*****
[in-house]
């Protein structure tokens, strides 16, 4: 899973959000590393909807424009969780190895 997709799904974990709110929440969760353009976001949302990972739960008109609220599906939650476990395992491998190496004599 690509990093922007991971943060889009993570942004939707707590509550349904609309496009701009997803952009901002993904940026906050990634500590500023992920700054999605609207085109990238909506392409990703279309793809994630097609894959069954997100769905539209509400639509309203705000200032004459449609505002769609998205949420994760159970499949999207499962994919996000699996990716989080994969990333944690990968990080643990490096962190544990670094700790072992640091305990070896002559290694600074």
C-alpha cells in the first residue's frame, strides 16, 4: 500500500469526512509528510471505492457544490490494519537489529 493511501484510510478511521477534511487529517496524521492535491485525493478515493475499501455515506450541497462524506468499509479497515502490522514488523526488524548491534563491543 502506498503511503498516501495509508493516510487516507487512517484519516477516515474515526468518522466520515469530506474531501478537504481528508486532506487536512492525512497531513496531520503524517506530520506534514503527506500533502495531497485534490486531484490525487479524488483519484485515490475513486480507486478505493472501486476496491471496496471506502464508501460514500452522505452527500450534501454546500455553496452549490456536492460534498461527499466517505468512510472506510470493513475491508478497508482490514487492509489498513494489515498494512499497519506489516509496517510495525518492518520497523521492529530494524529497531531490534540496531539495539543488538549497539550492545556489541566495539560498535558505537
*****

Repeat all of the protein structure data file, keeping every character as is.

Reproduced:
[in-house]
């Protein structure tokens, strides 16, 4: 899973959000590393909807424009969780190895 997709799904974990709110929440969760353009976001949302990972739960008109609220599906939650476990395992491998190496004599 690509990093922007991971943060889009993570942004939707707590509550349904609309496009701009997803952009901002993904940026906050990634500590500023992920700054999605609207085109990238909506392409990703279309793809994630097609894959069954997100769905539209509400639509309203705000200032004459449609505002769609998205949420994760159970499949999207499962994919996000699996990716989080994969990333944690990968990080643990490096962190544990670094700790072992640091305990070896002559290694600074």
C-alpha cells in the first residue's frame, strides 16, 4: 500500500469526512509528510471505492457544490490494519537489529 493511501484510510478511521477534511487529517496524521492535491485525493478515493475499501455515506450541497462524506468499509479497515502490522514488523526488524548491534563491543 502506498503511503498516501495509508493516510487516507487512517484519516477516515474515526468518522466520515469530506474531501478537504481528508486532506487536512492525512497531513496531520503524517506530520506534514503527506500533502495531497485534490486531484490525487479524488483519484485515490475513486480507486478505493472501486476496491471496496471506502464508501460514500452522505452527500450534501454546500455553496452549490456536492460534498461527499466517505468512510472506510470493513475491508478497508482490514487492509489498513494489515498494512499497519506489516509496517510495525518492518520497523521492529530494524529497531531490534540496531539495539543488538549497539550492545556489541566495539560498535558505537